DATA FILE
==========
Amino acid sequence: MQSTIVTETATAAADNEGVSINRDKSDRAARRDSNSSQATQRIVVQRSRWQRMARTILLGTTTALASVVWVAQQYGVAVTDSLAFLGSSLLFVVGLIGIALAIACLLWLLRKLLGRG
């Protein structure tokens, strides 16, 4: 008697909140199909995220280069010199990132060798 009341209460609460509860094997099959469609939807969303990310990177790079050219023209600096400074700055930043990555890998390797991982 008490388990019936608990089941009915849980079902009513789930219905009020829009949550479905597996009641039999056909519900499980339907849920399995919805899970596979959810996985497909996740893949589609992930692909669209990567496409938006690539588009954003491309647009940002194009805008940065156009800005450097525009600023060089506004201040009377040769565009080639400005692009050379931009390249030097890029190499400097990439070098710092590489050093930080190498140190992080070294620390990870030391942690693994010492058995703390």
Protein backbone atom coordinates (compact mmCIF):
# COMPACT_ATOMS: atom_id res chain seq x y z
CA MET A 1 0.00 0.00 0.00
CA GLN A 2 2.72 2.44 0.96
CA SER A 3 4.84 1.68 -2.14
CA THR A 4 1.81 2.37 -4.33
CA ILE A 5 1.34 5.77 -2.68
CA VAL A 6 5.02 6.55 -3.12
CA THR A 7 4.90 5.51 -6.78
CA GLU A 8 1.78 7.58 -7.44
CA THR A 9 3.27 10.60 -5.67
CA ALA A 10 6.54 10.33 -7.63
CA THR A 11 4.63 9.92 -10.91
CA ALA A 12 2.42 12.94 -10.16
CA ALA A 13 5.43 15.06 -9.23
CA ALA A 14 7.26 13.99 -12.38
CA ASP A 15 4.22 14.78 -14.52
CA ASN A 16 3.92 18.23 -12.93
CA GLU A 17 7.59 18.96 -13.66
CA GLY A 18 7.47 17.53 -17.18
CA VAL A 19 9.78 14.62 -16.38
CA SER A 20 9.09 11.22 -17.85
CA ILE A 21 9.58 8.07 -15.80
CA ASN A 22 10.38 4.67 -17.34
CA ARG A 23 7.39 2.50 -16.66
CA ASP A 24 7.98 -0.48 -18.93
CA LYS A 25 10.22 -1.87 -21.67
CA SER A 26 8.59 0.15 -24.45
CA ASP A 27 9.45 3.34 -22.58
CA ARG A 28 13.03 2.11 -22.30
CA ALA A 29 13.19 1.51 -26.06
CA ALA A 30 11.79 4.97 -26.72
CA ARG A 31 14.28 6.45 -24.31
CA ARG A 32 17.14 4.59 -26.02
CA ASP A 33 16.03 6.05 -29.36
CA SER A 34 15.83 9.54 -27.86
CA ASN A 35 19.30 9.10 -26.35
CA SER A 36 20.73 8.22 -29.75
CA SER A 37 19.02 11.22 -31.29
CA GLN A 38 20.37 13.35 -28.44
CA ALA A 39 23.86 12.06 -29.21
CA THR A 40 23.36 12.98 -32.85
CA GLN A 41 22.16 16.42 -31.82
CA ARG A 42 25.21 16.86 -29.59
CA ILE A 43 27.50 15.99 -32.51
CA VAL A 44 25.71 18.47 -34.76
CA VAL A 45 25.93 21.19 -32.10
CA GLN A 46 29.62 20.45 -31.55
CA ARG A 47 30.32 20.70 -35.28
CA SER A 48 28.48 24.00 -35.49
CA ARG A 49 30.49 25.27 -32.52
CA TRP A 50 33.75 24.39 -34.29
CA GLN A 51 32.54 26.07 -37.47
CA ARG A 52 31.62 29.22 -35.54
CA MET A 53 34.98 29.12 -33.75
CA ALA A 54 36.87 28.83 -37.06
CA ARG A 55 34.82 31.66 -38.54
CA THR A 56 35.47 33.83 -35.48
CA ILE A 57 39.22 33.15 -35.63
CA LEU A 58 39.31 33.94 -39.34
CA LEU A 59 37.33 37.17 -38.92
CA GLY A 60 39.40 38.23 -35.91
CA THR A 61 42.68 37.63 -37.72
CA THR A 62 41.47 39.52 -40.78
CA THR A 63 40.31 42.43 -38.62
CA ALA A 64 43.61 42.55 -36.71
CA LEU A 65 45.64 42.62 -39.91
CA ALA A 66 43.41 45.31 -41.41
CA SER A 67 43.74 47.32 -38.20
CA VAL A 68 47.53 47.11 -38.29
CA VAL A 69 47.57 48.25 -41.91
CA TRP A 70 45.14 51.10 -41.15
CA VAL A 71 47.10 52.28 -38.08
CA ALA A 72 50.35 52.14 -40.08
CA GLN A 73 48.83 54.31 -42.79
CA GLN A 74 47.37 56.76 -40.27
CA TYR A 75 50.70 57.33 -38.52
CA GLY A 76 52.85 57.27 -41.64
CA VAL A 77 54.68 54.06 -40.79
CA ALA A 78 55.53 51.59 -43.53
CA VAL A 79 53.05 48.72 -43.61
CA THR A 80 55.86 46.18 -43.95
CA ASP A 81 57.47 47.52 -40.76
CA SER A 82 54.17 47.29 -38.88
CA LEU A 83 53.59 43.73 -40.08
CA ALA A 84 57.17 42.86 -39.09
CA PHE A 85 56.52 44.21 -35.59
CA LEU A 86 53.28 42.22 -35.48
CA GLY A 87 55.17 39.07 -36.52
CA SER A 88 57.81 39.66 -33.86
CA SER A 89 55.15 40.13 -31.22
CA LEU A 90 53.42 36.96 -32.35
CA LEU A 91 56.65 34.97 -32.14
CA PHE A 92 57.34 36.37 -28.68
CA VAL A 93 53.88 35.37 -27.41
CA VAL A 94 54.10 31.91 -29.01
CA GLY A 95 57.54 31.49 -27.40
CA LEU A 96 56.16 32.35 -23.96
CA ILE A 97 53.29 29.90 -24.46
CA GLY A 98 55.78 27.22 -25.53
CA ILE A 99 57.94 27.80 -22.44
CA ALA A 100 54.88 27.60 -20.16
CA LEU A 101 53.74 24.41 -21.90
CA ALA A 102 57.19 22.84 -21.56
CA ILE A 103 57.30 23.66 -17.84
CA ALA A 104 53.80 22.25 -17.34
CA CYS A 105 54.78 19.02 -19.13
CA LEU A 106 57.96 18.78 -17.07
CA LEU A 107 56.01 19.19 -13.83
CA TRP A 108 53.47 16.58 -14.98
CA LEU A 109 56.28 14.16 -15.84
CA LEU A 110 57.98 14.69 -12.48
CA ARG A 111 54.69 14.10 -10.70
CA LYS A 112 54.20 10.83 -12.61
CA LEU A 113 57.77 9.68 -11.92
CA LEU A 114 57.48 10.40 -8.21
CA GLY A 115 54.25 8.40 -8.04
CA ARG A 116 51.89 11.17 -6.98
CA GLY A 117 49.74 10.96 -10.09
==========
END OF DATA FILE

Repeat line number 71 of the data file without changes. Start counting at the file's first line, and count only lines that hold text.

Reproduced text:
CA SER A 67 43.74 47.32 -38.20